The Key Contemporary Challenge
Rhyming Notes on Philosophy #02
Do we see more, as if blinders gone,
was the day for us unknown at dawn,
did facts and symptoms finally show,
is it to populists and demagogues we owe?
Did we need this unprecedented entropy,
to get us out of this political apathy?
Now we see the societal walls collapse,
shouldn't we ask why we let time elapse?
For the trust we lost in democratic politics,
we positioned the modern referendum as a quick fix,
the foundation of a paradoxical utopian dreamland,
was like ordering politics on demand.1
Then swift, simplistic solutions,
hollowed out the classical institutions,
followed by many shallow individual claims,
reducing society to a theory of games.
Modernity brought the gray of liquidity,
from black and white to linguistic instability,
the ongoing process of emancipation imputes,
the erosion and end of all absolutes.2
Banning philosophy as a smokers-room avocation,
we stayed clear from painful deliberation,
books became posts and positions mere shouts,
disregarding the obvious and neglecting the doubts.
Without the permanent critical attitude,
we all became and stayed the market’s servitude,
shareholder’s value with a hint of CSR at best:
the purpose-wig of enlightened self-interest.
And why be bothered as equity rises,
staying silent is smart, as action jeopardizes,
all that is accumulated and feels entitled,
this can be lost when one's enlightened.3
But let's just be fair to state now this,
we all knew that capitalism was amiss,
when cigarette lobbies used the genitives,
to refer to our democratic representatives.
And did anyone really give consent,
when nature's resources went overspent4,
for the sake of cheap plastics, oil or soil,
our consumerism silenced the inner turmoil.
While we all saw how the creation of wealth,
did entail the destruction of public health,
the overwhelming cheers for freedom of choice,
silenced our historical moral voice.
Public benefits based on private vices5,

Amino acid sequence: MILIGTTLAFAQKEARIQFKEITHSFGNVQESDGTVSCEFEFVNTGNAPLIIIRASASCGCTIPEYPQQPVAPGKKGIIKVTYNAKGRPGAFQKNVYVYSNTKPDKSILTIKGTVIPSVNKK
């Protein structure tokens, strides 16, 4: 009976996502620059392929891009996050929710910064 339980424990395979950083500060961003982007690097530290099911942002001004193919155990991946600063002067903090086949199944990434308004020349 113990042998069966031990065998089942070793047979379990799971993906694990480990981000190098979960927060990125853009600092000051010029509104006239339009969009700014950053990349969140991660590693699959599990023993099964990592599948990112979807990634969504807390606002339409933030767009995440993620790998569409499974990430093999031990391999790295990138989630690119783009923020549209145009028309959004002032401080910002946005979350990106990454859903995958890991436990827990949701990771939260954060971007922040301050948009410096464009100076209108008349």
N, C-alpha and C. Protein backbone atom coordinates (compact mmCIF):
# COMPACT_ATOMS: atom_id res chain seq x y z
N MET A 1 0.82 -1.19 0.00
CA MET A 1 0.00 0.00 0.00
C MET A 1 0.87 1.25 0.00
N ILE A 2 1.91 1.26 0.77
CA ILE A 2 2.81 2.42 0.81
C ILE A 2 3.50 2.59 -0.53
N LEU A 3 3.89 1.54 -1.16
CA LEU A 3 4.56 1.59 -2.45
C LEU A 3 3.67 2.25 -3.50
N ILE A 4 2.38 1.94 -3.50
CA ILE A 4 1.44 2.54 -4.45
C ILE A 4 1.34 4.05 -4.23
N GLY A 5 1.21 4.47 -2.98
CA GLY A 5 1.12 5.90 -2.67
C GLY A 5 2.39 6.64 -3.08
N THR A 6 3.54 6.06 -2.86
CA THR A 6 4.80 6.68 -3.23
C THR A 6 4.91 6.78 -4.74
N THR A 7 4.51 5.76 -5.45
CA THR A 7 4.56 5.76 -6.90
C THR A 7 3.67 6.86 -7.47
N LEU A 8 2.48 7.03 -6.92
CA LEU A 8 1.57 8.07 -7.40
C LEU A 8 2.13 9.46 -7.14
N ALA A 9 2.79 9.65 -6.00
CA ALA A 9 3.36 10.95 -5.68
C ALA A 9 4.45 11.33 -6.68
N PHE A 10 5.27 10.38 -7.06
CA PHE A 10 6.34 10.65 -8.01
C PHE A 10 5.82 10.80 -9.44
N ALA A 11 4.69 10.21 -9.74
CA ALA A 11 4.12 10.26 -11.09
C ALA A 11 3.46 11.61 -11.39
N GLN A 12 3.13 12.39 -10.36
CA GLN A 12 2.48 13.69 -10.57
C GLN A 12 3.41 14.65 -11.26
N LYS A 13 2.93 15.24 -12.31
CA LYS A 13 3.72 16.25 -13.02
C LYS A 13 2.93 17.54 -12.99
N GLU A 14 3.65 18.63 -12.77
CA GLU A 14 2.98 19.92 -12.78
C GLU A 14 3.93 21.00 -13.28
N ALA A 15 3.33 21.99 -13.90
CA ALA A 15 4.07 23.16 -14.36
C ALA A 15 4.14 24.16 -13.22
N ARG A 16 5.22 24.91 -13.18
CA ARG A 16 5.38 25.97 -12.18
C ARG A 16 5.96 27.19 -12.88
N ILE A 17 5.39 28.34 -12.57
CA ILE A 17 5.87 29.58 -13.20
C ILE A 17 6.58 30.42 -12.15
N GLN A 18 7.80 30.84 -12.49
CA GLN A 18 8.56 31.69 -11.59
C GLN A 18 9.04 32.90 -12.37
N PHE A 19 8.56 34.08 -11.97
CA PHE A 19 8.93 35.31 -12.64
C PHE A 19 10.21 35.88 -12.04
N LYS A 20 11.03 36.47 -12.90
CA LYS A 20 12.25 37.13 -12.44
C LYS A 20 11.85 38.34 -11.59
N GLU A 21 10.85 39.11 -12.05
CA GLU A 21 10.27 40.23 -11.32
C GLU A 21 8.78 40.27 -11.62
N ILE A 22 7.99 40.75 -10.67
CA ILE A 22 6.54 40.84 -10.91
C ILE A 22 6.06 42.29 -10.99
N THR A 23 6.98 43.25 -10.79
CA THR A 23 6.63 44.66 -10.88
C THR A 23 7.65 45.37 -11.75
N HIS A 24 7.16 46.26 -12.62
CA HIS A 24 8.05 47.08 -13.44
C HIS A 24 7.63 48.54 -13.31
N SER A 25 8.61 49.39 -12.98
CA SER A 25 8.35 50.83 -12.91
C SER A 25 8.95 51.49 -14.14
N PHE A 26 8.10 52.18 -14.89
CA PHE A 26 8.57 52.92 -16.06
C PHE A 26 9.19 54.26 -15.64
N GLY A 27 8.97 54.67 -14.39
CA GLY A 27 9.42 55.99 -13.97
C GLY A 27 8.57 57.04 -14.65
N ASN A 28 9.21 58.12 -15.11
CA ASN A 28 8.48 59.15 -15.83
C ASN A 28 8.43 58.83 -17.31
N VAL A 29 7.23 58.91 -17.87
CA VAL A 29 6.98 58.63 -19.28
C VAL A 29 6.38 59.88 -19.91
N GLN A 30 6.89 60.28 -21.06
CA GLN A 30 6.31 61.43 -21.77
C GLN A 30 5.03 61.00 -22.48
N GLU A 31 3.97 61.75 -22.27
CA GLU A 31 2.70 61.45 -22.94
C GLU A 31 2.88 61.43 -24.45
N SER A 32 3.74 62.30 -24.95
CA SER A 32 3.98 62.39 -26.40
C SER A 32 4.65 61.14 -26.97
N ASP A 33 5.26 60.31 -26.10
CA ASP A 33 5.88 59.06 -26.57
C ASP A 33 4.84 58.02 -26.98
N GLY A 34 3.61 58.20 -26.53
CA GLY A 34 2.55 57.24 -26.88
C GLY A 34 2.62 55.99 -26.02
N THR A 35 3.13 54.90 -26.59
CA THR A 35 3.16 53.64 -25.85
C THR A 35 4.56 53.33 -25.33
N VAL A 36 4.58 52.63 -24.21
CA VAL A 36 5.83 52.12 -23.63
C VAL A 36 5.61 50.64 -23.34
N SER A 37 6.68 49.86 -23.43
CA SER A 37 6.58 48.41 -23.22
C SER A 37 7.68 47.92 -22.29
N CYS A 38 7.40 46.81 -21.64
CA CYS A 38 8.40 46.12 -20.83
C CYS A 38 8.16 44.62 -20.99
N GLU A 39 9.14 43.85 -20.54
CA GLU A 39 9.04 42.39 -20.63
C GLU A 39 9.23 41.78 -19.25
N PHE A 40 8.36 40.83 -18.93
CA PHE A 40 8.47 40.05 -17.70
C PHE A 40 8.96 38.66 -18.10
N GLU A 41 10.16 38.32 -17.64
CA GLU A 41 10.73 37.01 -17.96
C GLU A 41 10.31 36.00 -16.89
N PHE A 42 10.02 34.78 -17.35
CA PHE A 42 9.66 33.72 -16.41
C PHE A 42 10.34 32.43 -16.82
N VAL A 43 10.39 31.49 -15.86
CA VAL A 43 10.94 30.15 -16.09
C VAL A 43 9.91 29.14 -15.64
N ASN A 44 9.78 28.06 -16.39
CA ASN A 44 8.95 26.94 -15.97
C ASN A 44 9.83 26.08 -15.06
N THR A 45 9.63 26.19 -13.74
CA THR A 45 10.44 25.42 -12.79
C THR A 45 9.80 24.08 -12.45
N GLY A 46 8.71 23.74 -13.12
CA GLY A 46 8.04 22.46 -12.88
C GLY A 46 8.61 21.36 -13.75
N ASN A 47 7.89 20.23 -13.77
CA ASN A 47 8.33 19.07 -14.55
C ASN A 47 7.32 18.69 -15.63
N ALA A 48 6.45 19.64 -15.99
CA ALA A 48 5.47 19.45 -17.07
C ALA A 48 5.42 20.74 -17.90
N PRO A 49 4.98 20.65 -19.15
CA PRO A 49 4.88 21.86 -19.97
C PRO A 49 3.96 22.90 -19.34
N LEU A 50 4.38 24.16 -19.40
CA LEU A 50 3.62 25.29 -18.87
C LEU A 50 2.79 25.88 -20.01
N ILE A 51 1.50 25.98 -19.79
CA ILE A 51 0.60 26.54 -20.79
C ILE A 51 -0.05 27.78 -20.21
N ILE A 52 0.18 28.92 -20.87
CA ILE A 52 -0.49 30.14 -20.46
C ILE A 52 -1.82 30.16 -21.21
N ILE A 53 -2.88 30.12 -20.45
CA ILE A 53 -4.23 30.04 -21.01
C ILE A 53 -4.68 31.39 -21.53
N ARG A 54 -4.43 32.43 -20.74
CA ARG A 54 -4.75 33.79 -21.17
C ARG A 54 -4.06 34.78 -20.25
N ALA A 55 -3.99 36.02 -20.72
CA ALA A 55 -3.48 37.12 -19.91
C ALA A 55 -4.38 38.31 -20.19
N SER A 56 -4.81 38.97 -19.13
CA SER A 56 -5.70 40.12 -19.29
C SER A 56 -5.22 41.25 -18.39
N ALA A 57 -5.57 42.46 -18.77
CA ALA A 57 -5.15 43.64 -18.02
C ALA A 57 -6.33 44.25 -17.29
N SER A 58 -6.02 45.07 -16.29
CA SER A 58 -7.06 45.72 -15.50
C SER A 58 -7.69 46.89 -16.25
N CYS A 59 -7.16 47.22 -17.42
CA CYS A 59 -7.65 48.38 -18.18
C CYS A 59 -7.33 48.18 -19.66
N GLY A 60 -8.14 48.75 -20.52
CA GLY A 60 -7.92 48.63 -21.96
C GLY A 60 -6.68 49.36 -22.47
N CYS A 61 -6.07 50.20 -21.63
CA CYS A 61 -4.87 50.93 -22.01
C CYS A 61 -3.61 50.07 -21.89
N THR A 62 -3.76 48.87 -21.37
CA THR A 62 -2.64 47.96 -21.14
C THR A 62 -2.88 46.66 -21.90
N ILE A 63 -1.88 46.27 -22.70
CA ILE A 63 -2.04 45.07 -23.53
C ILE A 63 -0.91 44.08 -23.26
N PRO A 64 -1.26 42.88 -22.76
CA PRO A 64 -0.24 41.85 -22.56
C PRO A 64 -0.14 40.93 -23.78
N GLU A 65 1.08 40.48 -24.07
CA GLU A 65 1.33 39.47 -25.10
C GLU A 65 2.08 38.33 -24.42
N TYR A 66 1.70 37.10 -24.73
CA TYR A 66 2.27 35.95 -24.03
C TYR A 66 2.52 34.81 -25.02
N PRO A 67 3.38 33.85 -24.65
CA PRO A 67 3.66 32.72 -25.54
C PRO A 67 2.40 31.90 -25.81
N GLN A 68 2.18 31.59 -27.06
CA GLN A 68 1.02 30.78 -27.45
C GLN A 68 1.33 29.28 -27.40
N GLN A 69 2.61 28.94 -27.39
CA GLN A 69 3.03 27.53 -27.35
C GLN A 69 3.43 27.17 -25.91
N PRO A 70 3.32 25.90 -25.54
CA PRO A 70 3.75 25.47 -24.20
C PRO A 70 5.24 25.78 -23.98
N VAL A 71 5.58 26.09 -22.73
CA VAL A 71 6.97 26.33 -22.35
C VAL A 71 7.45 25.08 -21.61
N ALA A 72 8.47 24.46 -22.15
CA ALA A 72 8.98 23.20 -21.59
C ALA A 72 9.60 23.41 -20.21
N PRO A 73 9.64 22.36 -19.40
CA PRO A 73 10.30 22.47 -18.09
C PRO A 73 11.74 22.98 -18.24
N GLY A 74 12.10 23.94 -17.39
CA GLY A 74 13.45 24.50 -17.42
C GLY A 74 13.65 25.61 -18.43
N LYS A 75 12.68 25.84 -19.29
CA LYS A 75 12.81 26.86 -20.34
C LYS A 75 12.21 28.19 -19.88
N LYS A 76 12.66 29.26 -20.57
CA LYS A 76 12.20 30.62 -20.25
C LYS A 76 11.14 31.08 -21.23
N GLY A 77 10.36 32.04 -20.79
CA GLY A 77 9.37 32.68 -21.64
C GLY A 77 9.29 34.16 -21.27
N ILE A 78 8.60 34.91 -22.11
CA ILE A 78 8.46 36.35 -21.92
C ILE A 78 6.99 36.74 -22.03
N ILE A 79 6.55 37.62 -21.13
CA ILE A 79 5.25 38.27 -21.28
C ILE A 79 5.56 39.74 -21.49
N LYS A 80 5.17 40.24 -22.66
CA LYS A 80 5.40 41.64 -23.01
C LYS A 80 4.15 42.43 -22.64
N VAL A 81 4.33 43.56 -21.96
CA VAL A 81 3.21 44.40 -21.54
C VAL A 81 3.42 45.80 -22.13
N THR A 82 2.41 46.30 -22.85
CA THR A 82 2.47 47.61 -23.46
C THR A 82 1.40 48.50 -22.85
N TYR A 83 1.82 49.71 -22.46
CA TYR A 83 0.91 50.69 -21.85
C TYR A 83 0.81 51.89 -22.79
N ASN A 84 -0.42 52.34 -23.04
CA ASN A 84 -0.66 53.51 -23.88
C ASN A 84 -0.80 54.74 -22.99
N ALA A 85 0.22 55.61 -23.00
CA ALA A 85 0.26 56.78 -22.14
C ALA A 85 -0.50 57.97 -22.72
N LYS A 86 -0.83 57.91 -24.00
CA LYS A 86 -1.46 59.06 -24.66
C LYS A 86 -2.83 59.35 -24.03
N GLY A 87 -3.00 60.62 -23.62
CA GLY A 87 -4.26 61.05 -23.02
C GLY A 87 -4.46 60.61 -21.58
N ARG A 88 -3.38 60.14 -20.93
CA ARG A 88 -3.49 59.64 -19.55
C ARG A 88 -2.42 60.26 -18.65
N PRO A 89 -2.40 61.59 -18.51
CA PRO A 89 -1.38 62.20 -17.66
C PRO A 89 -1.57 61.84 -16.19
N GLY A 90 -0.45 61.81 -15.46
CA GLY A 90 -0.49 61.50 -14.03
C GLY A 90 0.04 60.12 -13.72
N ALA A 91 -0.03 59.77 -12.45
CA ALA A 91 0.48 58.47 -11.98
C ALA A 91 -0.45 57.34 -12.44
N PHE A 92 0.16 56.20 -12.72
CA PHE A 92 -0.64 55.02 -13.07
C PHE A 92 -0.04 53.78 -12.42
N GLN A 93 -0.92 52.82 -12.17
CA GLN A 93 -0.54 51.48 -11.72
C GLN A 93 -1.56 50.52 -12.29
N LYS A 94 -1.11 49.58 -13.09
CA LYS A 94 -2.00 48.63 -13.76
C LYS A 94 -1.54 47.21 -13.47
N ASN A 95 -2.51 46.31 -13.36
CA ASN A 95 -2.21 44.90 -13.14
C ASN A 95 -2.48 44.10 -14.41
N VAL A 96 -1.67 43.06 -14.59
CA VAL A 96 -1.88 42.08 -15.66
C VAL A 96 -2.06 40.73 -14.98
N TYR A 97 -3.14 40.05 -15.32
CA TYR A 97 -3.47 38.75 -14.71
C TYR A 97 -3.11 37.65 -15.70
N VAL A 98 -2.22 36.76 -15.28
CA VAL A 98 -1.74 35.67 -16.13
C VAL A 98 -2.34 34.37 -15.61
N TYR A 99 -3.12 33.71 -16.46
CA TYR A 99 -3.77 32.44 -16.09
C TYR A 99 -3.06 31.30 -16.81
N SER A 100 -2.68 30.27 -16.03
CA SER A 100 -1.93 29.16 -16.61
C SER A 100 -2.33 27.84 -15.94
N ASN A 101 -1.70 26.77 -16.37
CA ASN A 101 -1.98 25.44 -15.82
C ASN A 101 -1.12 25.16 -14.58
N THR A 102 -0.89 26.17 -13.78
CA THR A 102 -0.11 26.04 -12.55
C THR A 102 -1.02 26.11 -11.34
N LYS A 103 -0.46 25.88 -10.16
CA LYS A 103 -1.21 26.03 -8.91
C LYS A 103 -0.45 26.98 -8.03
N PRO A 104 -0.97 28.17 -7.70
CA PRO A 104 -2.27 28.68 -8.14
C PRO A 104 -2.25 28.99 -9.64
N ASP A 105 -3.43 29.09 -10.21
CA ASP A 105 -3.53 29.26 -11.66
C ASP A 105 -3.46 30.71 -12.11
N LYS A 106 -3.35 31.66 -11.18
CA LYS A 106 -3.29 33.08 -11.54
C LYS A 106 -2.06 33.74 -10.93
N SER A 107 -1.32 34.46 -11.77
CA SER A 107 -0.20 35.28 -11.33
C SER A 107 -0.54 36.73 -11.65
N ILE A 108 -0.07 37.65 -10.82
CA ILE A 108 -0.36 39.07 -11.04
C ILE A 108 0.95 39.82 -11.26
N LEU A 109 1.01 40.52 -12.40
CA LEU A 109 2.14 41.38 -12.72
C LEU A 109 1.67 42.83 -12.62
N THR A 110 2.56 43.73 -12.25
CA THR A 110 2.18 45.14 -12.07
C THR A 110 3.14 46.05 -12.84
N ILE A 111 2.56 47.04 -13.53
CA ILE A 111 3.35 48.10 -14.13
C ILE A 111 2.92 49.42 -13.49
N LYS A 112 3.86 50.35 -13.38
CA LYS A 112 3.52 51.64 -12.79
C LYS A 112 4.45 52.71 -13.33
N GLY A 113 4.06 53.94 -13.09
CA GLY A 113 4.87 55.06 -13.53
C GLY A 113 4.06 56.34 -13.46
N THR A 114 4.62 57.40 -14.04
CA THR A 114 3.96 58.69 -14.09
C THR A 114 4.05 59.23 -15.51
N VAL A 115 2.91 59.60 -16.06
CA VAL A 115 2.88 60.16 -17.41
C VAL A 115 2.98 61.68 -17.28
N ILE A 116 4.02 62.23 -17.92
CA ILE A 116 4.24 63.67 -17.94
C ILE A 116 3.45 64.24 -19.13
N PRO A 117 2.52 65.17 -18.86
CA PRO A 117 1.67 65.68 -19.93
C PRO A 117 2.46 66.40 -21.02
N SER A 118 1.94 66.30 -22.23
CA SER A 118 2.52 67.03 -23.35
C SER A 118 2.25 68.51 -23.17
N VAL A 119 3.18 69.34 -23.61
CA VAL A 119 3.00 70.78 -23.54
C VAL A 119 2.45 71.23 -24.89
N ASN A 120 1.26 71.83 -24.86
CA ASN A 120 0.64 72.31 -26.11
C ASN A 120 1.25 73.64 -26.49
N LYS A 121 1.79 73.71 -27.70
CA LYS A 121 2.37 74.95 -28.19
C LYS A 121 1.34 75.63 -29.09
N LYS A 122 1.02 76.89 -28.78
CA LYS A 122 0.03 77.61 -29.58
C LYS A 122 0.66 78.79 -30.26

now turned on us as the public sacrifices,
private profits with externalized costs,
the common's well-being now as trash being tossed.
I ask you, can we see the logical saviour,
can we change our joint behaviour,
is it a realistic hope to acquire,
the virtue of self-constraining our desire?6
The unfair and all but lost battle,
needs a new frame for a rebuttal,
philosophical action might bring balance,7
to this all-entangled contemporary challenge.
There is nowhere to hide from the contemporary challenges to our society. In the current unprecedented unrest, we see how the atrophied democratic politics with simplicity and individuality lost its position. The clear data on the overspending of earth's resources is overshadowed by the heydays of capitalism. The thinkers are relegated to the back rooms. The rise of equity overrules any critical attitude.
No books, just exclaimed posts and opinions on (a-)social media.
Can we change our joint behaviour: might there be hope through philosophical action?
What is the problem with democracy? Well, according to Matthew Flinders there are seven intertwined problems that call for a re-imagination, re-connecting en re-defining how we understand and make democracy work. The current democratic apathy will not do the trick!
One of my personal problems with modernity is “the end of all absolutes”. Not only the rise of moral relativism, but the rise of relativistic approaches to truth and facts, dissolves the common ground for a shared world. And without this shared world, the political realm, what survives? As many private bubbles as there are people.
This is the main problem with injustice in our over-individualized society: those who are hurt by it can do nothing about it, and those who can do something about it are not hurt by it. And yes, all solutions come with costs.
See Earth Overshoot Day, which marks the date when humanity has used all the biological resources that Earth regenerates during the entire year. In 2022, this day fell on July 28. For the Netherlands, to put his global mean in perspective, the 2022 overshoot day was April 12.
One of the great changes of paradigms was the “invention” of the modern market economy. This entailed a Faustian deal; the acceptance of private vices for public benefits. Mandeville did explain this in his classical poem Fable of the Bees. The idea that the pursuit of self-interest generates social prosperity… I think we now see the public interests being disregarded by this same liberal adagio.
Here I refer to Temperance, one of the four cardinal virtues (the others being Prudence, Justice and Courage). In Aristotle's Nicomachean Ethics, these virtues do not refer to actions, but to the disposition of the actor. When actualized by repeated and deliberate usage, they form a habit in its possessor.
Philosophical actions can seem as a contradiction in terms. How does the contemplating philosopher take action, other than writing thick books? Since the ancient Greeks, the cultural idea that the pursuit of knowledge is the best way to truly fulfil the human life and that practical work is of less value, has played a part in shaping our societies. But knowledge obtained in this thinking agent has no potential in the actual world, unless transferred to the human domain of Action. It is here where people can really be part of the common world by interacting in the political realm. It is the interaction between thinking and acting that has the power to overcome our joint challenges.